What is the difference between IPv4 and IPv6?

What is the difference between IPv4 and IPv6?

IPv6 (IP version 6), defined in RFC 2460, is the most recent generation of the Internet Protocol (IP) defined by the Internet Engineering Task Force (IETF). The first stable version of Internet Protocol (IP) was IPv4 (IP version 4). Whereas IPv6 is intended to eventually replace IPv4, they are tightly mingled right now—most engineers run them together.

Benefits of Using IPv6

The IP layer of the TCP/IP protocol stack is the most crucial piece of the whole Internet architecture. However, within ten years of IP going mainstream in the 1980s, the limitations of IPv4 in terms of scalability and capability became obvious. IPv4 requires several add-ons like ICMP and ARP to function. By the mid-1990s, a replacement scheme was developed. The move to IPv6 is necessary to accommodate the explosion of Internet requirements, Internet technology profile mandates that access via IPv4 and access via IPv6 have to coexist.

IPv6 offers these improvements over IPv4:

  • More efficient routing without fragmenting packets
  • Built-in Quality of Service (QoS) that distinguishes delay-sensitive packets
  • Elimination of NAT to extend address space from 32 to 128 bits
  • Network layer security built-in (IPsec)
  • Stateless address auto-configuration for easier network administration
  • Improved header structure with less processing overhead

How Do IPv4 and IPv6 Work?

  • The 128-bits in the IPv6 address are eight 16-bit hexadecimal blocks separated by colons. For example, 2dfc:0:0:0:0217:cbff:fe8c:0.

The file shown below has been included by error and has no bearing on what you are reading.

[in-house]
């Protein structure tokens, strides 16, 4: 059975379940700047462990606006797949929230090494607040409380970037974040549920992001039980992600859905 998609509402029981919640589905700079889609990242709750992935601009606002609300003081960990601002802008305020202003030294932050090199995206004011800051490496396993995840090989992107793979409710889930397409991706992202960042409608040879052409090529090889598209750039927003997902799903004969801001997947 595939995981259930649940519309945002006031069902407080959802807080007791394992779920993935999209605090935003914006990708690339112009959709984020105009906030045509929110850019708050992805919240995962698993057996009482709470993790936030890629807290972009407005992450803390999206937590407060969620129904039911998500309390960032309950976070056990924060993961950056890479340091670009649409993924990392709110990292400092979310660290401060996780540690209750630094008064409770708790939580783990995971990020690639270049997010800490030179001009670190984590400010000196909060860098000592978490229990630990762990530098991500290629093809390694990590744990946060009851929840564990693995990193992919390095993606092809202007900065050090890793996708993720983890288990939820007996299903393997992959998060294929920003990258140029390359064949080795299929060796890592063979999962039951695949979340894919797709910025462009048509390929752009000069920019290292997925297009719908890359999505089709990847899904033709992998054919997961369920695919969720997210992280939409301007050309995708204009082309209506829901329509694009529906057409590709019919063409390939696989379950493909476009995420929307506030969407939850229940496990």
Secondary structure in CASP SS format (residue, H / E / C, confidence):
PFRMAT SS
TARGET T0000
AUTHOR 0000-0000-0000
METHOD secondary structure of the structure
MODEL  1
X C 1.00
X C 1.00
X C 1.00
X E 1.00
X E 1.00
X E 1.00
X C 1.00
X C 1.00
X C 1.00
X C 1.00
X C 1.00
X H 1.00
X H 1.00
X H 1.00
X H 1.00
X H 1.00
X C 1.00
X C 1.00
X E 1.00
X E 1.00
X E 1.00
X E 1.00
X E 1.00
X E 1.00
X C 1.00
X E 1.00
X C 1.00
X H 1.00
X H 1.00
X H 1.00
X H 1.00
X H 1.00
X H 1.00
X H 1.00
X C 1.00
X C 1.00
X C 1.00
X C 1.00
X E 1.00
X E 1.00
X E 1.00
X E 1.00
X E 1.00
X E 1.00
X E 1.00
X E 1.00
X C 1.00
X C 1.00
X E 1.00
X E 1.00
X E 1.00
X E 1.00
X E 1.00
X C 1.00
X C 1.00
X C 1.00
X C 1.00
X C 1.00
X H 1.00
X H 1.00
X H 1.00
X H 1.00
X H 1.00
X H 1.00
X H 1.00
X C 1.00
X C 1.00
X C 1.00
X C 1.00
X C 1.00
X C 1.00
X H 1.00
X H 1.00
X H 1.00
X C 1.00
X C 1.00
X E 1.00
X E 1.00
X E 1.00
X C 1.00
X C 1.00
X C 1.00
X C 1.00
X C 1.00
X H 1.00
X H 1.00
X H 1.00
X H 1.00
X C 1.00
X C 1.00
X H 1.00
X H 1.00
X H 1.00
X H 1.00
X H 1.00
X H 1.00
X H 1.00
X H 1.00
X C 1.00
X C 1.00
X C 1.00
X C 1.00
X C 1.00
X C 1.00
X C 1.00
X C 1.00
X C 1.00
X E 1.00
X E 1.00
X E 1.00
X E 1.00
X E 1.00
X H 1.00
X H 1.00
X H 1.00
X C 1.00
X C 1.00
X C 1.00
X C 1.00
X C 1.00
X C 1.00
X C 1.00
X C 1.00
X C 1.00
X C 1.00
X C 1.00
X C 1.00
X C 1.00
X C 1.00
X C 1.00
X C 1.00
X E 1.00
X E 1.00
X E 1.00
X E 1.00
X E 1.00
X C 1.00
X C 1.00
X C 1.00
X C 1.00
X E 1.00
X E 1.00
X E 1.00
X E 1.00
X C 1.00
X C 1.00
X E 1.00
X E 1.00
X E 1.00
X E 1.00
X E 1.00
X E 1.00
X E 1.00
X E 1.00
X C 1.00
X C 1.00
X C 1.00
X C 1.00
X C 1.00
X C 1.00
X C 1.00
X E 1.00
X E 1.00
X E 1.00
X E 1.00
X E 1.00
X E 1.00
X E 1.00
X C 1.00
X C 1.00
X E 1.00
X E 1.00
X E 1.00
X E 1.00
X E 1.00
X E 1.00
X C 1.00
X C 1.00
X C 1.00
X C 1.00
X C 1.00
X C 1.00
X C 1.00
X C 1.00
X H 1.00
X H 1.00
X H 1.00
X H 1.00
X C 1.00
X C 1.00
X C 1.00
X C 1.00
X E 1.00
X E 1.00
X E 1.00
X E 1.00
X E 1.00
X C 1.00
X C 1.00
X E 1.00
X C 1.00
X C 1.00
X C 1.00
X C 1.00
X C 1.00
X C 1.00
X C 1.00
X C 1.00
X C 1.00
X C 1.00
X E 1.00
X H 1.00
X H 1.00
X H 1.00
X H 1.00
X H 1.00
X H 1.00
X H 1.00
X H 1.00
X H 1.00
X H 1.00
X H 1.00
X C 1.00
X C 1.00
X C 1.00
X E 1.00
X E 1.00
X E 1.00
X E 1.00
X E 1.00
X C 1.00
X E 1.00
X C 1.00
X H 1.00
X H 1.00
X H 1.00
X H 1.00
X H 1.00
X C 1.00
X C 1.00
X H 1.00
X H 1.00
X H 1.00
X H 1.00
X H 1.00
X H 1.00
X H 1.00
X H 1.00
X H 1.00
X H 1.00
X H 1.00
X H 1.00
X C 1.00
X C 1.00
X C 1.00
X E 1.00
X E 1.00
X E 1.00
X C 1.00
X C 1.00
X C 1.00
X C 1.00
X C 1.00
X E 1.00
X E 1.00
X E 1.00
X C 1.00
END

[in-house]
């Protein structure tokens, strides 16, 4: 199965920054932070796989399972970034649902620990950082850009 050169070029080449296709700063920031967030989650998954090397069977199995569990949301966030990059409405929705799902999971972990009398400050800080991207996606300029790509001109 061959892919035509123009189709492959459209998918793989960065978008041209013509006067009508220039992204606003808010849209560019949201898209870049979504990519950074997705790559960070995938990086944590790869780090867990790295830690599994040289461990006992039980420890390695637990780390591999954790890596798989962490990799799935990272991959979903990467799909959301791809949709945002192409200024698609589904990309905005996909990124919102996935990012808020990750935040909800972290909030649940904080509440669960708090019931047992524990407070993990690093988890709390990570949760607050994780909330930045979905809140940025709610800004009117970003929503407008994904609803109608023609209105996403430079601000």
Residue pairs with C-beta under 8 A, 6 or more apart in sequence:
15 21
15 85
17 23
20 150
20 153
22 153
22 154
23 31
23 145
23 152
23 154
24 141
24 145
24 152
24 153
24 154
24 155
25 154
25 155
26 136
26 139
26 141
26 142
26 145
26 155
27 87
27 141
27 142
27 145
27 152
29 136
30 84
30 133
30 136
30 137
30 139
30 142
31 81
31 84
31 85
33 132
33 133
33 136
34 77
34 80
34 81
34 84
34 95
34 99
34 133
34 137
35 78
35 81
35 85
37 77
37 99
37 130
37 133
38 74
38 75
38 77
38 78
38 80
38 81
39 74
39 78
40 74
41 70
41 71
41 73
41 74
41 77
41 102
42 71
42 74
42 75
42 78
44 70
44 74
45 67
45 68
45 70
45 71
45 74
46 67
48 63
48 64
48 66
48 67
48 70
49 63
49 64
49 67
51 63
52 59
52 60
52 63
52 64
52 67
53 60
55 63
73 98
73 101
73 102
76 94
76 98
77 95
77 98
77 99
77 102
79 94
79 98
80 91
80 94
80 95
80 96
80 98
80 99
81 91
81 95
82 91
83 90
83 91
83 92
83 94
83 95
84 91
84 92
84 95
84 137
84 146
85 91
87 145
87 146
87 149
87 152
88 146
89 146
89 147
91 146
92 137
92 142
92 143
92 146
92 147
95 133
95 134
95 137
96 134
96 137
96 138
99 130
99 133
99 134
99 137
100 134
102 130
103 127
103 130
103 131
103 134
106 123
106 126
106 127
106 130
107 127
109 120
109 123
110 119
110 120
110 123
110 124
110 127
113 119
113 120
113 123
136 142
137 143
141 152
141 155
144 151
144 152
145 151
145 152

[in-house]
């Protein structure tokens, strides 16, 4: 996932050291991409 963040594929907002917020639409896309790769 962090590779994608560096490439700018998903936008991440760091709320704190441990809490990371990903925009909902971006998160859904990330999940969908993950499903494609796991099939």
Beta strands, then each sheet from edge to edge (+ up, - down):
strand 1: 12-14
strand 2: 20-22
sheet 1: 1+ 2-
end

• IPv4 addresses are divided into “classes” with Class A networks for a few huge networks, Class C networks for thousands of small networks, and Class B networks that are in between. IPv6 uses subnetting to adjust network sizes with a given address space assignment.
  • IPv4 uses class-type address space for multicast use ( IPv6 uses an integrated address space for multicast, at FF00::/8.
  • IPv4 uses “broadcast” addresses that forced each device to stop and look at packets. IPv6 uses multicast groups.
  • IPv4 uses as an unspecified address, and class-type address ( for loopback. IPv6 uses :: and ::1 as unspecified and loopback address respectively.
  • IPv4 uses globally unique public addresses for traffic and “private” addresses. IPv6 uses globally unique unicast addresses and local addresses (FD00::/8).

Juniper Networks Implementation

Juniper Networks complies with RFC 5952 in the standard assignment and display rules for IPv6 addresses. These rules mean that devices must accept all methods of address entry.

Junos Address Aware is an addressing and tunneling software portfolio for the MX Series routers that helps network operators conserve and extend their IPv4 address pool, ensure IPv4/IPv6 coexistence, and pragmatically transition to IPv6.


Practical Resources

Technical Documentation